‘Partner swapping’ takes on new meaning as DA and ANC play musical chairs

It used to be considered taboo – spoken of in hushed tones. But now “partner swapping” has taken on a whole new political meaning as the ANC and Democratic Alliance swap their councillor candidates in Helenvale, Nelson Mandela Bay.

Before the 2006 elections, Pieter Hermanus convinced most residents in the mostly coloured area of Helenvale to vote for the ANC. Five years later, unsure if he would return to the council in 2011, he was suspended by the governing party for conspiring with the DA’s candidate, Nico du Plessis.

Fast forward another five years and the bromance that gassed up Hermanus has deteriorated into one of the most ironic and laughable contests for power at ward level. Hermanus had joined the DA.

Du Plessis has now defected to the ANC after resigning from his position as DA ward councillor, just two months before this week’s vote.

The charade makes Wednesday’s election seem absurd to some: while the DA and ANC relentlessly castigate each other’s ability to produce quality leaders, they don’t mind swapping out councillors.


Apparently oblivious to the irony, heated arguments broke out this week between unemployed residents, many dressed in freshly-printed political T-shirts. The confrontation started as candidates from the the two parties wrapped up their respective election campaigns with visits to the polling stations to observe special votes being cast.

On Tuesday, Western Cape premier Helen Zille and the DA’s Nelson Mandela Bay mayoral candidate, Athol Trollip, joined Hermanus in Helenvale to campaign next to a burst water pipe. The pipe happened to have been leaking water unabated in front of a school where the Independent Electoral Commission had set up a voting station.

On Wednesday, a group of women huddled together at the school’s fence to evade winds and rain, collectively hurling insults at ANC supporters.

“Pieter gaan ons help. Nico het ons vergeet! Wen hulle, DA! Wen hulle! [Pieter’s going to help us. Nico forgot about us! Beat them, DA! Beat them!]” the women shouted. The ANC supporters retorted by chanting “Danny! Danny! Danny!” in a reference to ANC mayor Danny Jordaan.

James Fischer, or Jimaro-Jumbo as he’s known in the gang-ridden part of the township, shook his head as he made his way through the commotion.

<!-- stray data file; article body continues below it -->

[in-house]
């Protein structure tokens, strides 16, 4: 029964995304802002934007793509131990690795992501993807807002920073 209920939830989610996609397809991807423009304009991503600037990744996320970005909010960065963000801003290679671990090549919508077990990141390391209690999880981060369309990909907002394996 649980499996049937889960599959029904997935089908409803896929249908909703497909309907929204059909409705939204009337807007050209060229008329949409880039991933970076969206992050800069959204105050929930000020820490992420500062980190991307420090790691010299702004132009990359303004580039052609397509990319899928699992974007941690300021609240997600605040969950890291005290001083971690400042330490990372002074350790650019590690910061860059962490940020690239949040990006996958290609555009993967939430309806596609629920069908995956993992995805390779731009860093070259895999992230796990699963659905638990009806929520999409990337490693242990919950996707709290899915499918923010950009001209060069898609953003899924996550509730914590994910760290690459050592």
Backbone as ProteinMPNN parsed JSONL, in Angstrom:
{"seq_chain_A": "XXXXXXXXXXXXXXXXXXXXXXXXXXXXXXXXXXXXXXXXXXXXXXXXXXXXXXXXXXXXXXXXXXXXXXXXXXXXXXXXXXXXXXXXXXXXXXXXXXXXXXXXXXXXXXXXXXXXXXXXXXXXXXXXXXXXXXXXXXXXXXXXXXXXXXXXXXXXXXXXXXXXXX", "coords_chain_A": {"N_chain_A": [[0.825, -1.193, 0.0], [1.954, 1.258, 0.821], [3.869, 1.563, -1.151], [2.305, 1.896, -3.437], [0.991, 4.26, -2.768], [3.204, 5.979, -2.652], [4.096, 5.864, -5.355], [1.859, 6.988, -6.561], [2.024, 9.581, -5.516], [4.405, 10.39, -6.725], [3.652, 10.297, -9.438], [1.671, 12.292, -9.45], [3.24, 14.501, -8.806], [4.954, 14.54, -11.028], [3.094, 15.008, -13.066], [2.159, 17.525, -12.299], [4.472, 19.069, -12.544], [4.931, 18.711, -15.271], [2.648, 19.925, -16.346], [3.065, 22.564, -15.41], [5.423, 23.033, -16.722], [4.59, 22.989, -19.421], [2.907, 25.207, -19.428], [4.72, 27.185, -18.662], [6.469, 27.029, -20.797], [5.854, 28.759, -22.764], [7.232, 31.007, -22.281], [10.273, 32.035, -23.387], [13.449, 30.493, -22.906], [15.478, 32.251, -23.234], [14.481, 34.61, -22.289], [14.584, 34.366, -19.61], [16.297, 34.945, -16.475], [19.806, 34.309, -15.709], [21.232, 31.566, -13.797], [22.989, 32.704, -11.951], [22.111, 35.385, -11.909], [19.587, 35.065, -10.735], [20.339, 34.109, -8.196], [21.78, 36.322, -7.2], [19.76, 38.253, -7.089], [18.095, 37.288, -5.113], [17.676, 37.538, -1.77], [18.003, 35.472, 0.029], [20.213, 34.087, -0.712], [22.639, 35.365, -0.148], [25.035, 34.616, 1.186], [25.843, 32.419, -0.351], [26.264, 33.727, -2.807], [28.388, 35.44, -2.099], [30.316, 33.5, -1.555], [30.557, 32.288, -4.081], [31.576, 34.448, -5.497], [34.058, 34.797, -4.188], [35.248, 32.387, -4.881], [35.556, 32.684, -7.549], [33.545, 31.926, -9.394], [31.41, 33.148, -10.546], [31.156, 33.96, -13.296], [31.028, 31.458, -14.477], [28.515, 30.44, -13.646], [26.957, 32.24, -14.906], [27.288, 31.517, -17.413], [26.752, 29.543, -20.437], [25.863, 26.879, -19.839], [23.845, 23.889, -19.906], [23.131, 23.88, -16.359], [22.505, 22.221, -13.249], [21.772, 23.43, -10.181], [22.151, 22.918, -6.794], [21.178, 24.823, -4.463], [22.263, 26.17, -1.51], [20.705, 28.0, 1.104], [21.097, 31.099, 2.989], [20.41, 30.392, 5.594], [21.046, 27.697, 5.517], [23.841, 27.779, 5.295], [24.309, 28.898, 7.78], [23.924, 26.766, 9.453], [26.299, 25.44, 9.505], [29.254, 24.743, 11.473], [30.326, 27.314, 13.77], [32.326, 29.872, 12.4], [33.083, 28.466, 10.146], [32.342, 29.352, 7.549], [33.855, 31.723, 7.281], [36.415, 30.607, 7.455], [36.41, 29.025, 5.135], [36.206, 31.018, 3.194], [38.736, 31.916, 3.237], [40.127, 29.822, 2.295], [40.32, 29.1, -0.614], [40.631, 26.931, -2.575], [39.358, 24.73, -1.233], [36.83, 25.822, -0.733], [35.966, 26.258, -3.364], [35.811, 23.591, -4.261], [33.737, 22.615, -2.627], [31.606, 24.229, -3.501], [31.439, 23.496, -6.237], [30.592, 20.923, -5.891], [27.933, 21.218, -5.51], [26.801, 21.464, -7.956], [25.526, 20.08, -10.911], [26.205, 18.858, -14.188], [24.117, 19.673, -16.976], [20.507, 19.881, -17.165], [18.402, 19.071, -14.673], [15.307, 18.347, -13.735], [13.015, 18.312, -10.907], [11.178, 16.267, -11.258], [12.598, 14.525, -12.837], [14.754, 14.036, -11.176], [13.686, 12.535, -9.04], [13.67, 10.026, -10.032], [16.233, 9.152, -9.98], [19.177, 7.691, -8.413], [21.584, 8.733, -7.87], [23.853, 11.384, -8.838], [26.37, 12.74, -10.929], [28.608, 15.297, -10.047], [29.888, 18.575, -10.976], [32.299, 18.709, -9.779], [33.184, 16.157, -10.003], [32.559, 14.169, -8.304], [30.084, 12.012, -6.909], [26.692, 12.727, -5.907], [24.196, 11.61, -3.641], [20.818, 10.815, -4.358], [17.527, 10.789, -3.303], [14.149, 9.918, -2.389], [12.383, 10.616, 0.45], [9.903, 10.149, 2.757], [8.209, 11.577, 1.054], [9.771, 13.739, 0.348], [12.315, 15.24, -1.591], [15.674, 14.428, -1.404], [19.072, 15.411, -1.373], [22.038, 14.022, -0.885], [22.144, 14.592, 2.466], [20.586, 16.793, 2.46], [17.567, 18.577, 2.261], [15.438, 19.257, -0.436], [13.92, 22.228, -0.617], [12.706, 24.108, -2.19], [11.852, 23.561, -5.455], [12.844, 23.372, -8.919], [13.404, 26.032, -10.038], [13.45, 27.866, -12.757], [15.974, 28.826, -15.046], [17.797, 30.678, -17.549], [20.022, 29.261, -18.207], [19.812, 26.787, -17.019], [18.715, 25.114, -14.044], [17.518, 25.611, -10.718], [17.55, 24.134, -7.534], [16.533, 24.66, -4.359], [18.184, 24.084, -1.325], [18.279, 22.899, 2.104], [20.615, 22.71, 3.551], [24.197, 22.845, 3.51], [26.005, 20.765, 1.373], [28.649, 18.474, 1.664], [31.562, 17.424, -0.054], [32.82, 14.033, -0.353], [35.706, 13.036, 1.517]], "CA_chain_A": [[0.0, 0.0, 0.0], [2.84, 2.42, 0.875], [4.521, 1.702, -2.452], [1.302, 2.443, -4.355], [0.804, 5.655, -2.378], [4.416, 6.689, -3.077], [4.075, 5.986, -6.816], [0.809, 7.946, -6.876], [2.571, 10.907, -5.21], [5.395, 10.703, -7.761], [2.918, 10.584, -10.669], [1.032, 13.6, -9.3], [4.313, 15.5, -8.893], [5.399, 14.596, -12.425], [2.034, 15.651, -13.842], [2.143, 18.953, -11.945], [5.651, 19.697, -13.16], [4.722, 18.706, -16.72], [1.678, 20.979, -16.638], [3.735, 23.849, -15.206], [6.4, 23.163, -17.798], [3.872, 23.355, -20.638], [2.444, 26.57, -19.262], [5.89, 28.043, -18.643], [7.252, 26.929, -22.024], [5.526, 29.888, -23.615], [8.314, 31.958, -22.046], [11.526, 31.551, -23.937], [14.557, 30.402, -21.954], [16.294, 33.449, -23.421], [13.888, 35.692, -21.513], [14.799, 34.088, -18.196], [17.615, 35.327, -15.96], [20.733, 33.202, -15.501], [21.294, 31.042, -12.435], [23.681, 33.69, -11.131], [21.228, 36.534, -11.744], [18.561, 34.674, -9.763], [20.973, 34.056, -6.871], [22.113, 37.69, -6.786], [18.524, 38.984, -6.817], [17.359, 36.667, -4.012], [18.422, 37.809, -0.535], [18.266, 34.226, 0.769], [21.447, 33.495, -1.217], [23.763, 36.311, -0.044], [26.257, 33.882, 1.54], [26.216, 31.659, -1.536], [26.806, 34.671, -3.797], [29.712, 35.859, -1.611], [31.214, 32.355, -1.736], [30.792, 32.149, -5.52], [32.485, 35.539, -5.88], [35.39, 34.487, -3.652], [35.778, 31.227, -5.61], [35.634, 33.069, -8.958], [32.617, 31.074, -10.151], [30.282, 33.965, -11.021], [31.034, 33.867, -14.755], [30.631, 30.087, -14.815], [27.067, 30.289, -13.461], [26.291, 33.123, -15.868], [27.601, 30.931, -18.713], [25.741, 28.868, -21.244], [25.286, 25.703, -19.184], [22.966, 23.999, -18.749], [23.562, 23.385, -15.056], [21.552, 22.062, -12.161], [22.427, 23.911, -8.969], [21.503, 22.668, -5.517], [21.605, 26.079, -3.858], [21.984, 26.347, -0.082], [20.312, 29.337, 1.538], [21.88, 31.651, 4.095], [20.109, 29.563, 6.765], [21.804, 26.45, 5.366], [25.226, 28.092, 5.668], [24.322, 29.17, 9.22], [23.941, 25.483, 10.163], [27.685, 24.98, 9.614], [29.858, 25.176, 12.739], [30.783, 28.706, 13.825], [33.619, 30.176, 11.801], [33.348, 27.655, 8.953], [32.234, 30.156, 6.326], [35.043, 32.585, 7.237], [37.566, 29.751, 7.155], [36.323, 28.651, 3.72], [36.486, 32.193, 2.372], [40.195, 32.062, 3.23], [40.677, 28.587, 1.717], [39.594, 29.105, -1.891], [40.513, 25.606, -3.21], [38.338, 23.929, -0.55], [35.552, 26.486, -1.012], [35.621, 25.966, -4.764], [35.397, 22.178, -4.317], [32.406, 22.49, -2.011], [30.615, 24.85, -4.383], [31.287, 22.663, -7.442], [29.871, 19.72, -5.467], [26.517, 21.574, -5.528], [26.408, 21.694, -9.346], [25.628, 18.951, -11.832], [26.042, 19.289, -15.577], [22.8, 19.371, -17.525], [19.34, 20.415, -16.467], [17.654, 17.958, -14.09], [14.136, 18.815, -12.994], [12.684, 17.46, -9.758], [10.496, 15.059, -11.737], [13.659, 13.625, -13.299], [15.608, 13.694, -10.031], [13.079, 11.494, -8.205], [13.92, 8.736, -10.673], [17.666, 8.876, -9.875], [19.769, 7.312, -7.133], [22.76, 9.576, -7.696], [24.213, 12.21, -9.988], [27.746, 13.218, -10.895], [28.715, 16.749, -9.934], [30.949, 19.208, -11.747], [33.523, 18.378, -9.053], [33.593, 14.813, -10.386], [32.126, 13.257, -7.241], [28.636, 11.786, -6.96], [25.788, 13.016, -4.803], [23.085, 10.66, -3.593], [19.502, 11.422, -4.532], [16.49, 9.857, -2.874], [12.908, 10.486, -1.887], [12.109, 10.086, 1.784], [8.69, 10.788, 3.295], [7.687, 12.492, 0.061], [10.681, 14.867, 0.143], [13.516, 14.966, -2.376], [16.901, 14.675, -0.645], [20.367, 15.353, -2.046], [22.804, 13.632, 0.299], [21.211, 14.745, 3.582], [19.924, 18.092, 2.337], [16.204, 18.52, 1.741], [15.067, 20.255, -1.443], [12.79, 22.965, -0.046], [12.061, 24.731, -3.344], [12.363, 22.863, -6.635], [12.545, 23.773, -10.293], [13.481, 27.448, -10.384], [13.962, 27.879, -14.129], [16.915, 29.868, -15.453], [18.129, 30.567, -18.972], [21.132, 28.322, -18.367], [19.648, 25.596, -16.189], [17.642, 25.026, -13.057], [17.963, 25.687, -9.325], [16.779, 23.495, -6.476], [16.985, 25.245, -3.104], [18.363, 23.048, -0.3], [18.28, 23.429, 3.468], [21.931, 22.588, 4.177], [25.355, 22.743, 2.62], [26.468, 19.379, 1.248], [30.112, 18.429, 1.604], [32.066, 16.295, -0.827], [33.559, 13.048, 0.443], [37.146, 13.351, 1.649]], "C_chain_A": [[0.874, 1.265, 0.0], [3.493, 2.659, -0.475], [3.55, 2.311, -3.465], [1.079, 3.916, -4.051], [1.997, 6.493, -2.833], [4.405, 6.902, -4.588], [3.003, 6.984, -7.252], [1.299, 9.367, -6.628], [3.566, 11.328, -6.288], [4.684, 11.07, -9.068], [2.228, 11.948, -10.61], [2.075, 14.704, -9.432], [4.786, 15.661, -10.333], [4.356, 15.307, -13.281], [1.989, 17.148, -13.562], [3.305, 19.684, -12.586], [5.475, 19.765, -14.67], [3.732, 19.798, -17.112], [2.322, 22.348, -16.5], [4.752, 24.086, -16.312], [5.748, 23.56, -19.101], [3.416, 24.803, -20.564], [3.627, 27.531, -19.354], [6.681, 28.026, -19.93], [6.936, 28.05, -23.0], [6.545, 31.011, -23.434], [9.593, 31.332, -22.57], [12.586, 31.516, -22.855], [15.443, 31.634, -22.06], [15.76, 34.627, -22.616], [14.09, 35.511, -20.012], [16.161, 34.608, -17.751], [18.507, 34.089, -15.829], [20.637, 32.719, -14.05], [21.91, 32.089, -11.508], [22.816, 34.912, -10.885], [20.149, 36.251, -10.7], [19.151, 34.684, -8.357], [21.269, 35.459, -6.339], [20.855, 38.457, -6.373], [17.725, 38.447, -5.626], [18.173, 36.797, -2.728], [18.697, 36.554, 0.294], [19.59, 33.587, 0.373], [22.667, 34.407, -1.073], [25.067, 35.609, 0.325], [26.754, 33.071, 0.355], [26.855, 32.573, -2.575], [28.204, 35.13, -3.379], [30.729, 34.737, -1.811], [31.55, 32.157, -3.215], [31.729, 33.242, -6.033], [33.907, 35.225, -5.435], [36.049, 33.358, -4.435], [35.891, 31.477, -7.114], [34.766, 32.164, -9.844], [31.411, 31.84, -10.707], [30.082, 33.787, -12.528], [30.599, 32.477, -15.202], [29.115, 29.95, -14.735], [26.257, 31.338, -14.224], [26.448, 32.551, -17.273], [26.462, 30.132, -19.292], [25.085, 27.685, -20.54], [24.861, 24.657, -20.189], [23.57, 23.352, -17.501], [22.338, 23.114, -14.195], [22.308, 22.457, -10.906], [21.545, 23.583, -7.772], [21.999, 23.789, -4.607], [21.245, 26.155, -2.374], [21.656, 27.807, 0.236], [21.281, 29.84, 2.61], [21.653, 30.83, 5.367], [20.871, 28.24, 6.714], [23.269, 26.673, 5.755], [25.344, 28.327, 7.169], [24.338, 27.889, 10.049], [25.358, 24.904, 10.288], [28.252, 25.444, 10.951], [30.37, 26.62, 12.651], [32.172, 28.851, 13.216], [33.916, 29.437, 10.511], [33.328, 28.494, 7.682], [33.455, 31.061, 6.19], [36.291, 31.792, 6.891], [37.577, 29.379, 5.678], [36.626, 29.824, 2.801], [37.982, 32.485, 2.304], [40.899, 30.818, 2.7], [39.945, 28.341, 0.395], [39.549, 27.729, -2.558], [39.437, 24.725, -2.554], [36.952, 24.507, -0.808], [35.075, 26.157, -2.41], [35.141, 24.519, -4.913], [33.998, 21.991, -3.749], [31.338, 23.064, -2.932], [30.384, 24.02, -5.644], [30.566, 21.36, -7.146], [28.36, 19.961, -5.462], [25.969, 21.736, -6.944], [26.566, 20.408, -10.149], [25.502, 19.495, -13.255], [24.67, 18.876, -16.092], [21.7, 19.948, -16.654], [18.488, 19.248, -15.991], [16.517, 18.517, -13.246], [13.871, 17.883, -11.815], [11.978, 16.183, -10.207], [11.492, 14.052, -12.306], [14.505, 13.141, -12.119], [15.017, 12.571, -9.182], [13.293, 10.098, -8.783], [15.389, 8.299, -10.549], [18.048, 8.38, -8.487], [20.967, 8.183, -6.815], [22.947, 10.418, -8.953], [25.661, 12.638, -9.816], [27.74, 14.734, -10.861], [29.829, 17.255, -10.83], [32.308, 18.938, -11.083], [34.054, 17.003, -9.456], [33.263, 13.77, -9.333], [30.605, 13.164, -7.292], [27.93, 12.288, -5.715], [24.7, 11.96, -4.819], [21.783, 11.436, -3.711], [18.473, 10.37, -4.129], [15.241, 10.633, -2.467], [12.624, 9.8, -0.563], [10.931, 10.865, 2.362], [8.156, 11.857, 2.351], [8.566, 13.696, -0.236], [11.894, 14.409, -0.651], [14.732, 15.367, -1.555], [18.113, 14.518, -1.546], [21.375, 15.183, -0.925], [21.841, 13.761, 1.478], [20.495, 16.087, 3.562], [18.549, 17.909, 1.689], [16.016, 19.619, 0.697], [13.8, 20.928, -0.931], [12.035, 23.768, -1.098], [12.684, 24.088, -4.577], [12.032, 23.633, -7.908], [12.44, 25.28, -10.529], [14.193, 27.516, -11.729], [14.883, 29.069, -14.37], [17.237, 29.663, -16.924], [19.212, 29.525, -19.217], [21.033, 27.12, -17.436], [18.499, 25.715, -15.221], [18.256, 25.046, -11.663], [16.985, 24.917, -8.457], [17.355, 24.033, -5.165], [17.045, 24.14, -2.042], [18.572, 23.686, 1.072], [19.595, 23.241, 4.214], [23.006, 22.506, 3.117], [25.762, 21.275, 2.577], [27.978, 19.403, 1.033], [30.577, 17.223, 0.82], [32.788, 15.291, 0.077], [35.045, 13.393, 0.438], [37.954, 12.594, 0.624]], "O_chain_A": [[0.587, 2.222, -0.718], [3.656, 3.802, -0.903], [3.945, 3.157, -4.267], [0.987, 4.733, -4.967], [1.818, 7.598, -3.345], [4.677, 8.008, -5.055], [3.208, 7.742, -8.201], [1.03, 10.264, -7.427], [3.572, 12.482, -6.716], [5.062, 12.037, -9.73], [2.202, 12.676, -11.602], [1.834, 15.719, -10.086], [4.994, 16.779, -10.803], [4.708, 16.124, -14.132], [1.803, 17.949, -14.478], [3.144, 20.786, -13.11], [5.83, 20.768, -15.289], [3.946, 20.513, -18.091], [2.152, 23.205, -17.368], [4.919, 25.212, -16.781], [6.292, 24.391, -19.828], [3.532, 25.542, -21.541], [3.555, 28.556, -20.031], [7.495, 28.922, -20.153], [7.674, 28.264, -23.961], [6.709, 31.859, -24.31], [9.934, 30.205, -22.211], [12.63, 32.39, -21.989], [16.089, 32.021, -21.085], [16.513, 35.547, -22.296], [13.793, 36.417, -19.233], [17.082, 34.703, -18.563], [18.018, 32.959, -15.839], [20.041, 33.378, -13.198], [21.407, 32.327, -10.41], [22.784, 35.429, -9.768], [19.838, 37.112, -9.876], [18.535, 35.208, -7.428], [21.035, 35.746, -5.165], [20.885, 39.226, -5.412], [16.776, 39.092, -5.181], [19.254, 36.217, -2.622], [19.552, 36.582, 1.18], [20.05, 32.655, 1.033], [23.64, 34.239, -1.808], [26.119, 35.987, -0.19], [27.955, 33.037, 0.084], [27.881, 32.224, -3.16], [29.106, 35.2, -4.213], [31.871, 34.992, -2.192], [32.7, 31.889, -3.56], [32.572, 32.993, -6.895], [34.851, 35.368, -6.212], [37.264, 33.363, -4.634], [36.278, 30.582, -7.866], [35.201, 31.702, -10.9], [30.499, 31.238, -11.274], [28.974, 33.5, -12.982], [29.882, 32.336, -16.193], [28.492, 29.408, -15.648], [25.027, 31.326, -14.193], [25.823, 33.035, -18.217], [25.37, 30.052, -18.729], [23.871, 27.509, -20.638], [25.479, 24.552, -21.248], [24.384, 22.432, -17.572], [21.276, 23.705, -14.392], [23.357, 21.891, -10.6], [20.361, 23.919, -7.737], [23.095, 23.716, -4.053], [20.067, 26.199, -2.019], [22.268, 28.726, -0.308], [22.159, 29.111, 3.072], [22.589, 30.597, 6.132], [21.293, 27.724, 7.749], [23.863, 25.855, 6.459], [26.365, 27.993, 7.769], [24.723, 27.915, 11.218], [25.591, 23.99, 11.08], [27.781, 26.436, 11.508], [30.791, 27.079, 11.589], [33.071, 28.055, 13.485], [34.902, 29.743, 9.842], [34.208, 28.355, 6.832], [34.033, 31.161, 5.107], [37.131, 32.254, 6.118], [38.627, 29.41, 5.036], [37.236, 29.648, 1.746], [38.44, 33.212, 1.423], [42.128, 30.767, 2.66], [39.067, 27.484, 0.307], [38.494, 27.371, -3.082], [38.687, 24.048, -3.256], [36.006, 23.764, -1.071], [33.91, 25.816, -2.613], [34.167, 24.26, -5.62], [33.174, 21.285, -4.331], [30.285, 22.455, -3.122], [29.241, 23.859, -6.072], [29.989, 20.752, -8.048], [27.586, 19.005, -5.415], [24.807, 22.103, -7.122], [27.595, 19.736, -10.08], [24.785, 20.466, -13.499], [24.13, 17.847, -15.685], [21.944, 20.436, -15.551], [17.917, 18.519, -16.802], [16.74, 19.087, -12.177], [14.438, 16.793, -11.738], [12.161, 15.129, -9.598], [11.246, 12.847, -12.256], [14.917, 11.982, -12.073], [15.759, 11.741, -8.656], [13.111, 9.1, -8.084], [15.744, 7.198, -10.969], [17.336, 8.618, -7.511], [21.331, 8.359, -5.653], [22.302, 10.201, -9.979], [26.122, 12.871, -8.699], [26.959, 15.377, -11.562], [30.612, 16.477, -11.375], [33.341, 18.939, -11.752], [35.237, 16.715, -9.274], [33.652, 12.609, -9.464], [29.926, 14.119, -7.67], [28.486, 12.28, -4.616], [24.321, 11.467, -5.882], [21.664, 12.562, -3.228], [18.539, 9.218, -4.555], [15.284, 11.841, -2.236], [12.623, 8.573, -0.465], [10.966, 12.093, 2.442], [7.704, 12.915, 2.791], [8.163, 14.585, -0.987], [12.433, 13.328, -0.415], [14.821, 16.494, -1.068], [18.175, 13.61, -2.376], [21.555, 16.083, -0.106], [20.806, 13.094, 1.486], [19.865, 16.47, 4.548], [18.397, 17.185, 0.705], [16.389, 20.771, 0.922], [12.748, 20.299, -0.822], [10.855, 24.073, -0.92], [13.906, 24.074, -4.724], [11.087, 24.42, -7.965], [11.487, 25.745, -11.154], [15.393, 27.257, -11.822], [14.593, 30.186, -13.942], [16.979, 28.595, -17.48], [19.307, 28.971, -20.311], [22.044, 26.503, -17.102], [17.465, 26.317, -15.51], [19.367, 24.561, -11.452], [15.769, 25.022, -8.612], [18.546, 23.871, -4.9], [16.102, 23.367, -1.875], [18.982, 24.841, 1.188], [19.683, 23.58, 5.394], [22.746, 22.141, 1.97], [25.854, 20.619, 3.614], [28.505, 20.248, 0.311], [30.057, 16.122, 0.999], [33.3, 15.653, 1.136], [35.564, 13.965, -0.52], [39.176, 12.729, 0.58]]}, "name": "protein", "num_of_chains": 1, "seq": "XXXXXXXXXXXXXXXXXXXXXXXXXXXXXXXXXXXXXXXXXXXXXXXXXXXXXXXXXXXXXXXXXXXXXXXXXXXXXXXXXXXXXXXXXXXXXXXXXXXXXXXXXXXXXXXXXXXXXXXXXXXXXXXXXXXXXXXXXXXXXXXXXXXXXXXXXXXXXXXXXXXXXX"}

“Kyk die stupid mense – hulle word befok van die liegbek politicians. Kan hulle nie sien die is dieselfde councillors nie? [Look at these stupid people – they go crazy for these lying politicians. Can’t they see it’s the same councillors?]” he sniped.

Forty-nine-year-old Linda Heemro isn’t fooled by the political switcheroo either. While her main concern has been drive-by shootings and a spike in crime, Heemro still battles to get services from the municipality.

“I don’t have a tap and asked Nico to fix it, but nothing happened. I have a two-month-old baby in the house,” she mumbled, staring at the conflict up the road. Heemro admits to being a loyal DA voter but isn’t wearing the party’s T-shirt and does not follow those who enthusiastically swarm around the national leaders who have graced the area for the day.

“More people are joining the DA now and I hoped they could help, but I must chase after them to get things fixed,” she said.

Jimaro also isn’t voting, despite an official visit by Hermanus to his broken-down and sewage-flooded backyard shack, accompanied by grand promises of housing in the new DA administration.

He’s contracted tuberculosis three times and is currently completing his treatment regimen, currently weighing less than 50kg. “Kyk hoe lewe ek. Hoe moet ek so lewe?! [Look at how I’m living. How am I supposed to live like this?]” he burst out, saying he feels forgotten by the councillors and government.

Back at the DA campaign show, Trollip’s people alerted Hermanus to the media presence in the community and advised him to discredit his former political BFF, Du Plessis.

“Nico turned his back on Helenvale and he must take full responsibility for it. The youth are joining gangs here because affirmative action excludes them from the job market. When I come in, I will try to negotiate a truce,” Hermanus said confidently.

Listening to the interview, Jimaro and his friend started to crack up laughing. “Hy kon dan fokol change bring toe hy councillor was nie. Hulle praat kak, man! [He brought fuck-all change when he was a councillor. They’re talking shit, man!]”

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Govan Whittles

Govan Whittles is a general news and political multimedia journalist at the Mail & Guardian. Born in King William's Town in the Eastern Cape, he cut his teeth as a radio journalist at Primedia Broadcasting. He produced two documentaries and one short film for the Walter Sisulu University, and enjoys writing about grassroots issues, national politics, identity, heritage and hip-hop culture.

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